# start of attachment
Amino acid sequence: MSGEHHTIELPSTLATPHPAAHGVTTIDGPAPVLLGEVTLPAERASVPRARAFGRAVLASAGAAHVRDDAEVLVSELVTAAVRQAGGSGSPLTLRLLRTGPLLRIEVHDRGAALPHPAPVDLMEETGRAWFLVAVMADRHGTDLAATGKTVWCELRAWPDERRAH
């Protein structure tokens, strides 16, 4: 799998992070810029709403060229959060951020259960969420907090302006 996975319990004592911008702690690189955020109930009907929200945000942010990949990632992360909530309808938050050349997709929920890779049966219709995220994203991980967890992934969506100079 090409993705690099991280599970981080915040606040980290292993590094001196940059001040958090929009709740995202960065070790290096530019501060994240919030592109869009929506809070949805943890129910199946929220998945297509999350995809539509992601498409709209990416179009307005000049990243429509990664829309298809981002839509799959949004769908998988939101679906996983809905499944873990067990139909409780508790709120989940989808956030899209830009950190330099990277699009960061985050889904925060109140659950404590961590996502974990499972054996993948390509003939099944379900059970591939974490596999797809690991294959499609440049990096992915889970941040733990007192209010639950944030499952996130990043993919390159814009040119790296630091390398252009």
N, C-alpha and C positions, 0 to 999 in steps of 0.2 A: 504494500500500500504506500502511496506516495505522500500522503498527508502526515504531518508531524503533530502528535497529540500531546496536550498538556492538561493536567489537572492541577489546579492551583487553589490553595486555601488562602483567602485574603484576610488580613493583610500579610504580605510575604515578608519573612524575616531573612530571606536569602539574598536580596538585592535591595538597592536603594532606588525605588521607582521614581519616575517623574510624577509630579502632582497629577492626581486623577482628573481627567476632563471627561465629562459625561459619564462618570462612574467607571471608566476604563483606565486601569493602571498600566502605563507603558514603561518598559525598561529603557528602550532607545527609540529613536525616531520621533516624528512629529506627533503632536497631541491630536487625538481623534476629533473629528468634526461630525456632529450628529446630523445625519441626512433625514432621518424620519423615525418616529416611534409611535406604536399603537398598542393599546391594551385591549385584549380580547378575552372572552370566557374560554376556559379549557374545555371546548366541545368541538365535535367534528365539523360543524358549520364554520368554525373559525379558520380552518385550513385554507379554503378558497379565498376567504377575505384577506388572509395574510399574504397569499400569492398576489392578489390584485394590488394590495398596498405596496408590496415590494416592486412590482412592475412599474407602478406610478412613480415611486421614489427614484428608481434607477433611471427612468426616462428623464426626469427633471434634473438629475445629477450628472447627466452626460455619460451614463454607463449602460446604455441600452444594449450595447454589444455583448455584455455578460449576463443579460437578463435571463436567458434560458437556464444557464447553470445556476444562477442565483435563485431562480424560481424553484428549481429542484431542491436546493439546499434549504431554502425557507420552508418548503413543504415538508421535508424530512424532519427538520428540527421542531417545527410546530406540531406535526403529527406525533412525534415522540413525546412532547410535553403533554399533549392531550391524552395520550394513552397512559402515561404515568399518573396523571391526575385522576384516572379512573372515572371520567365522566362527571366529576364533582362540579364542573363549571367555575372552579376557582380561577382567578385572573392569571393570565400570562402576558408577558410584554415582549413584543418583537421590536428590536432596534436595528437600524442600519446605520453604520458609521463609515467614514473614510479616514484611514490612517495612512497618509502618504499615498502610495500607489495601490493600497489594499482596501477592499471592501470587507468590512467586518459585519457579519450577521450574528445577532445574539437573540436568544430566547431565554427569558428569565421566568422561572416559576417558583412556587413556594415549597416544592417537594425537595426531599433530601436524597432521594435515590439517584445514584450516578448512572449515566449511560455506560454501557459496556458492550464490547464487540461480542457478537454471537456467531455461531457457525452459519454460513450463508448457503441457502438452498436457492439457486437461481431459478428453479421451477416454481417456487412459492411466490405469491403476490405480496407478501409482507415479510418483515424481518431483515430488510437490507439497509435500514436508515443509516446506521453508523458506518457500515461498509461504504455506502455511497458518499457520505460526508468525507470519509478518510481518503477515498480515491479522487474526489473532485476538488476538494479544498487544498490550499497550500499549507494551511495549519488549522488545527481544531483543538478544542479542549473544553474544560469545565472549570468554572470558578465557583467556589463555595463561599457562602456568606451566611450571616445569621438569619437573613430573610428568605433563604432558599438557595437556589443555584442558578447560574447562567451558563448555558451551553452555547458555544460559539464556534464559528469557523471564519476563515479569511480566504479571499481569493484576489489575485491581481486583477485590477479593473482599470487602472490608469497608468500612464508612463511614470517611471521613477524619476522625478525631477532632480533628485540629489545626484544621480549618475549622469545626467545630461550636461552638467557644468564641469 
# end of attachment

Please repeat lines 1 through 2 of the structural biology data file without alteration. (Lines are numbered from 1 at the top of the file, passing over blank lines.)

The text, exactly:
Amino acid sequence: MSGEHHTIELPSTLATPHPAAHGVTTIDGPAPVLLGEVTLPAERASVPRARAFGRAVLASAGAAHVRDDAEVLVSELVTAAVRQAGGSGSPLTLRLLRTGPLLRIEVHDRGAALPHPAPVDLMEETGRAWFLVAVMADRHGTDLAATGKTVWCELRAWPDERRAH
């Protein structure tokens, strides 16, 4: 799998992070810029709403060229959060951020259960969420907090302006 996975319990004592911008702690690189955020109930009907929200945000942010990949990632992360909530309808938050050349997709929920890779049966219709995220994203991980967890992934969506100079 090409993705690099991280599970981080915040606040980290292993590094001196940059001040958090929009709740995202960065070790290096530019501060994240919030592109869009929506809070949805943890129910199946929220998945297509999350995809539509992601498409709209990416179009307005000049990243429509990664829309298809981002839509799959949004769908998988939101679906996983809905499944873990067990139909409780508790709120989940989808956030899209830009950190330099990277699009960061985050889904925060109140659950404590961590996502974990499972054996993948390509003939099944379900059970591939974490596999797809690991294959499609440049990096992915889970941040733990007192209010639950944030499952996130990043993919390159814009040119790296630091390398252009």